text = 'Mean rent'
fig.text(
0.35, 0.88,
text,
ha='center',
fontsize=10
)

# number of bedrooms label
text = '(Ø bedrooms)'
fig.text(
0.04, 0.88,
text,
ha='left',
fontsize=10,
fontproperties=fira_sans_regular,
color=darkgrey
)

# credit
text = """
Axis capped at 10,000 USD.
Data: Pennington, Kate (2018).
Bay Area Craigslist Rental Housing Posts, 2000-2018.
Visualization: Ansgar Wolsing
"""
fig.text(
-0.03, -0.05,
text,
ha='left',
fontsize=8,
fontproperties=fira_sans_regular
)

# x axis label
text = "Rent in USD"
fig.text(
0.5, 0.06,
text,
ha='center',
fontsize=14,
fontproperties=fira_sans_regular
)

# description
text = """
Adjectives used to describe houses and apartments in the San Francisco Bay Area in the titles of rental
posts on Craigslist and how they are related to rental prices. Titles from 198,279 rental posts on Craigslist
between 2000 and 2018. The 15 most frequent adjectives are shown.
"""
fig.text(
-0.03, 0.9,
text,
ha='left',
fontsize=14,
fontproperties=fira_sans_regular
)

# title
text = "NICE AND CLEAN - RELATIVELY LOW RENT?"
fig.text(
-0.03, 1.01,
text,
ha='left',
fontsize=18,
fontproperties=fira_sans_semibold
)

plt.savefig('../../static/graph/web-ridgeline-by-text-1.png', dpi=300, bbox_inches='tight')
plt.show()``````

## Legend

The legend is the part of the chart that will makes the result more understandable.

In this case, we use the `inset_axes()` function to create axes inside another one. This function needs:

• the position of the new axes (in this case, the top right corner)
• the width and height of the new axes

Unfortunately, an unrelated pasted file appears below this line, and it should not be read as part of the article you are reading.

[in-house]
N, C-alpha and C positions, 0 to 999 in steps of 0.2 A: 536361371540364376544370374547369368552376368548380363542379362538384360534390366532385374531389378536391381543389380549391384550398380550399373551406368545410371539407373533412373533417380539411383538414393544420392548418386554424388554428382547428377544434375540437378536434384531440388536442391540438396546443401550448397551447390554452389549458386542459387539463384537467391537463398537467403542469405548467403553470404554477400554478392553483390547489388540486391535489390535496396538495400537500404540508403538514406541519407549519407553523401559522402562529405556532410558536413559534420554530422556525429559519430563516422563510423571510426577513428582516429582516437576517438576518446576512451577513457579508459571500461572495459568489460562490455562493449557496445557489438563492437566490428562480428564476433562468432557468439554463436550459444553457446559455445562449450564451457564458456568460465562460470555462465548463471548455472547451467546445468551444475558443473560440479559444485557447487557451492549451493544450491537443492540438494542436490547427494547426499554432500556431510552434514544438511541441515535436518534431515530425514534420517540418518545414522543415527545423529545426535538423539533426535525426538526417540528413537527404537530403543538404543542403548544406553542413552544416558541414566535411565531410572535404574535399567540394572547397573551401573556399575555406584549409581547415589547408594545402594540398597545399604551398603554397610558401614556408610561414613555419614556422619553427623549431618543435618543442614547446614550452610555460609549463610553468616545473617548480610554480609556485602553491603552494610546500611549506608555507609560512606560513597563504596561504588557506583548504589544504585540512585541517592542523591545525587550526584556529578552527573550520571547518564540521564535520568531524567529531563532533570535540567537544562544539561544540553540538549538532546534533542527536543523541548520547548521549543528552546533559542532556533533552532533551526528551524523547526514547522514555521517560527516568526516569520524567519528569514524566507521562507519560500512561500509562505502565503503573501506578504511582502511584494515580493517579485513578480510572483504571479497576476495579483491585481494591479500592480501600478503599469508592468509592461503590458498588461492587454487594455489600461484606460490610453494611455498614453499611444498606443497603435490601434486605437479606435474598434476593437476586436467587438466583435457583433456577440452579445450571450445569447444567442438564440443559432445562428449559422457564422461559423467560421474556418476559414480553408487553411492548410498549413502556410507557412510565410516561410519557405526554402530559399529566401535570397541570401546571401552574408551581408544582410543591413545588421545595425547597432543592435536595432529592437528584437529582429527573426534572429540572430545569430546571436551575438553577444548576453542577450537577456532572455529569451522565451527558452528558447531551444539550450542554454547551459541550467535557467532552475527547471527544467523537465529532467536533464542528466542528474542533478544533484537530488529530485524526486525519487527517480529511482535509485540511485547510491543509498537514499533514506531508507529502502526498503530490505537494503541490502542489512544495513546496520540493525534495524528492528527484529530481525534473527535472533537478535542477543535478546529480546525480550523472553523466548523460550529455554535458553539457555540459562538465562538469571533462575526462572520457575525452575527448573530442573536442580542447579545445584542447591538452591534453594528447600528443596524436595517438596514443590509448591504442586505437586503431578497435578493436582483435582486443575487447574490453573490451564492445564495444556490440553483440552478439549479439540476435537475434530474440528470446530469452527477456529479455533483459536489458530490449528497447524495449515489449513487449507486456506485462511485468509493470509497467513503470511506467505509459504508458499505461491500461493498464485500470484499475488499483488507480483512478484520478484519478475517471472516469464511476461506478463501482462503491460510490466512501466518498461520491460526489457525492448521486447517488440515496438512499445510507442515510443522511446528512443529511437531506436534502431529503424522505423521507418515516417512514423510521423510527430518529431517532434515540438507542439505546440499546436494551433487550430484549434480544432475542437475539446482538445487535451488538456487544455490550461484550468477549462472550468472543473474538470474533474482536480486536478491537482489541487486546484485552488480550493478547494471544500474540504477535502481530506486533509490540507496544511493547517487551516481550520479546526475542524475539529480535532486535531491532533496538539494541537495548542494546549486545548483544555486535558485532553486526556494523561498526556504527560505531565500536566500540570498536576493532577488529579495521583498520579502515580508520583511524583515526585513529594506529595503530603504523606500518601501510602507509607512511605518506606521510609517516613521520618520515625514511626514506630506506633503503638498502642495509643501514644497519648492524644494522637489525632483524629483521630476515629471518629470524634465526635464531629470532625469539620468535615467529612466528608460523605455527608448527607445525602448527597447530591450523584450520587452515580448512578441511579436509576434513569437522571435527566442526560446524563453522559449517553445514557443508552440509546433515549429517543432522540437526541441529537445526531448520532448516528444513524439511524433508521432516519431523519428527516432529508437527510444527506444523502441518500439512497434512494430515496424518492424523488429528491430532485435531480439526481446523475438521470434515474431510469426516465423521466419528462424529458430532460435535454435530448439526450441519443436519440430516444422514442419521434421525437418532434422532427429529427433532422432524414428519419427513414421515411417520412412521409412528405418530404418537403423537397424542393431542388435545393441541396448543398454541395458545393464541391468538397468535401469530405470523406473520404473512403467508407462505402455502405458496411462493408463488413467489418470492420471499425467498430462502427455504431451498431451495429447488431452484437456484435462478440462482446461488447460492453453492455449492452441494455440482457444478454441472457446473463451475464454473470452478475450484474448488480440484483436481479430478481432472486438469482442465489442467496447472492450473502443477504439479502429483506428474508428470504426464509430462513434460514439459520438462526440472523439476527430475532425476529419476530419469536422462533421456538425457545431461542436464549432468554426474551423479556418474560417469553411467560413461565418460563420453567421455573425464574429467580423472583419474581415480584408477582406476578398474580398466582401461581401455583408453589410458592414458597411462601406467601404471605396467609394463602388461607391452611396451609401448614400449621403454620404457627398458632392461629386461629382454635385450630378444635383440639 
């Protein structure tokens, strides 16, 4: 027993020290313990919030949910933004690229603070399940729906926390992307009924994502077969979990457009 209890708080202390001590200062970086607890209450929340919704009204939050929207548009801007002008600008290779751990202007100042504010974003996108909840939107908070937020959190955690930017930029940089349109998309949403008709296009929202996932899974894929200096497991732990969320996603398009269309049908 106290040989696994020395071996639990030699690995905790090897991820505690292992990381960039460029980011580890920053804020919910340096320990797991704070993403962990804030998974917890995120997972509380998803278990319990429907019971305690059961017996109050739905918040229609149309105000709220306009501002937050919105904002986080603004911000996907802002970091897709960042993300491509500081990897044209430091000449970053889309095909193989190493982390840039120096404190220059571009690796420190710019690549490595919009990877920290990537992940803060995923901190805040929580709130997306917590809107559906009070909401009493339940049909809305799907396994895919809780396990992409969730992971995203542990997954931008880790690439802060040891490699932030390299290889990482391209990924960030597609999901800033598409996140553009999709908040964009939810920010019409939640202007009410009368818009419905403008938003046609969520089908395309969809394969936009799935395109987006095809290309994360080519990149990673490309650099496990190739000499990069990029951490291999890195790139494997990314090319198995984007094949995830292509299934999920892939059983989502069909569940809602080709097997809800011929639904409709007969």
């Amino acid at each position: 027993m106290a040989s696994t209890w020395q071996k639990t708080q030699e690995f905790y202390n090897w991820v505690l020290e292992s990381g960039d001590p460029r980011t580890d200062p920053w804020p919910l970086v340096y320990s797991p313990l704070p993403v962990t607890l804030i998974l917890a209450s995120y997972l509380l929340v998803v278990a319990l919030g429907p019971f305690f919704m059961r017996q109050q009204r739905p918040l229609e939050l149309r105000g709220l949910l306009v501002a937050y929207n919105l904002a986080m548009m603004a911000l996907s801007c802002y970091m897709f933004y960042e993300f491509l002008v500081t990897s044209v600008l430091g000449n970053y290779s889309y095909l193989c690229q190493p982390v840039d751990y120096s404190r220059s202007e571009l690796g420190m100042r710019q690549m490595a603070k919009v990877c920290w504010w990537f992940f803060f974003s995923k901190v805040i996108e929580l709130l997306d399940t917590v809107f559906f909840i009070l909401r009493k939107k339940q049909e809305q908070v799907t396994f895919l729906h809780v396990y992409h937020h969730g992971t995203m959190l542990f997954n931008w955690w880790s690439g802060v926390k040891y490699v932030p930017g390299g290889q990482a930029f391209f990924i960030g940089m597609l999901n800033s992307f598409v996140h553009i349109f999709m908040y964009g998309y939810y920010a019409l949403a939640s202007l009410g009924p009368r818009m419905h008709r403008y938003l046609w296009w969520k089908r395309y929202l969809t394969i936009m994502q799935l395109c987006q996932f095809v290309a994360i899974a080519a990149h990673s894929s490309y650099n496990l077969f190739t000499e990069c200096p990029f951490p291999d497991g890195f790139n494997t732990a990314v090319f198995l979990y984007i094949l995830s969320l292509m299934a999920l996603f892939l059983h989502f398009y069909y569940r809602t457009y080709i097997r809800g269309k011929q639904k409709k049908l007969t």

• the parent axes (in this case, the top one)

Then we just have to add the template chart inside this new axes, and a bunch of other annotations to make it look like a legend.

``````darkgreen = '#9BC184'
midgreen = '#C2D6A4'
lowgreen = '#E7E5CB'
colors = [lowgreen, midgreen, darkgreen, midgreen, lowgreen]

darkgrey = '#525252'

fig, axs = plt.subplots(nrows=15, ncols=1, figsize=(8, 10))
axs = axs.flatten() # needed to access each individual axis

# iterate over axes
words = df.sort_values('mean_price')['word'].unique().tolist()
for i, word in enumerate(words):

# subset the data for each word
subset = df[df['word'] == word]

# plot the distribution of prices
sns.kdeplot(
subset['price'],
ax=axs[i],
color='grey',
edgecolor='lightgrey'
)

# global mean reference line
global_mean = rent['price'].mean()
axs[i].axvline(global_mean, color=darkgrey, linestyle='--')

# display average number of bedrooms on left
rent_with_bed = rent_words[rent_words['beds'] > 0]
rent_with_bed_filter = rent_with_bed[rent_with_bed['word'] == word]
avg_bedrooms = rent_with_bed_filter['beds'].mean().round(1)
axs[i].text(
-600, 0,
f'({avg_bedrooms})',
ha='left',
fontsize=10,
fontproperties=fira_sans_regular,
color=darkgrey
)

# display word on left
axs[i].text(
-2000, 0,
word.upper(),
ha='left',
fontsize=10,
fontproperties=fira_sans_semibold,
color=darkgrey
)

# compute quantiles
quantiles = np.percentile(subset['price'], [2.5, 10, 25, 75, 90, 97.5])
quantiles = quantiles.tolist()

# fill space between each pair of quantiles
for j in range(len(quantiles) - 1):
axs[i].fill_between(
[quantiles[j], # lower bound
quantiles[j+1]], # upper bound
0, # max y=0
0.0002, # max y=0.0002
color=colors[j]
)

# mean value as a reference
mean = subset['price'].mean()
axs[i].scatter([mean], [0.0001], color='black', s=10)

# set title and labels
axs[i].set_xlim(0, 10000)
axs[i].set_ylim(0, 0.001)
axs[i].set_ylabel('')

# x axis scale for last ax
if i == 14:
values = [2500, 5000, 7500, 10000]